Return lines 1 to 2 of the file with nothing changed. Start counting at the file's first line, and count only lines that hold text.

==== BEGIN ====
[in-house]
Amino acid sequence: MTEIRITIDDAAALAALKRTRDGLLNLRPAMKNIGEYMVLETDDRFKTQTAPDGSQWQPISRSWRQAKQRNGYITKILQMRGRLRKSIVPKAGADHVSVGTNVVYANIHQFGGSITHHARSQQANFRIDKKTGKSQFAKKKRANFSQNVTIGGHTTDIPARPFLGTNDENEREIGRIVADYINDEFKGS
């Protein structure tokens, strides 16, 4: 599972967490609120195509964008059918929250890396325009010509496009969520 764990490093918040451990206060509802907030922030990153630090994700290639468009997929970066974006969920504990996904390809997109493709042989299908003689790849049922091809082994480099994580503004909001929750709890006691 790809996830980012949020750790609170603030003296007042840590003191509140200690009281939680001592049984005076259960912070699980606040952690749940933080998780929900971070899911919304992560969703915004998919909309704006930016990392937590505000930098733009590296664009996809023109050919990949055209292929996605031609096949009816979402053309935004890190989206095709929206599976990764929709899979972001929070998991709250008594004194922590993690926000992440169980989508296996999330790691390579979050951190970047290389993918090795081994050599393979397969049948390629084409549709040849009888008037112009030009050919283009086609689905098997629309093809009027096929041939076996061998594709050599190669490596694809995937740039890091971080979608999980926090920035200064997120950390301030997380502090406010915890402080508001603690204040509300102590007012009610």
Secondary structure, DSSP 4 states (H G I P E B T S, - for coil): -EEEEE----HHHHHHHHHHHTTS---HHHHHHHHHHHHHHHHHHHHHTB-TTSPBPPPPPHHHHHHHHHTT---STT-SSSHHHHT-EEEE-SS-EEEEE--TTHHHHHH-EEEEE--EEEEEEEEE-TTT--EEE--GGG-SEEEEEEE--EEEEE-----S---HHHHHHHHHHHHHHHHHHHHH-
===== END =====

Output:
[in-house]
Amino acid sequence: MTEIRITIDDAAALAALKRTRDGLLNLRPAMKNIGEYMVLETDDRFKTQTAPDGSQWQPISRSWRQAKQRNGYITKILQMRGRLRKSIVPKAGADHVSVGTNVVYANIHQFGGSITHHARSQQANFRIDKKTGKSQFAKKKRANFSQNVTIGGHTTDIPARPFLGTNDENEREIGRIVADYINDEFKGS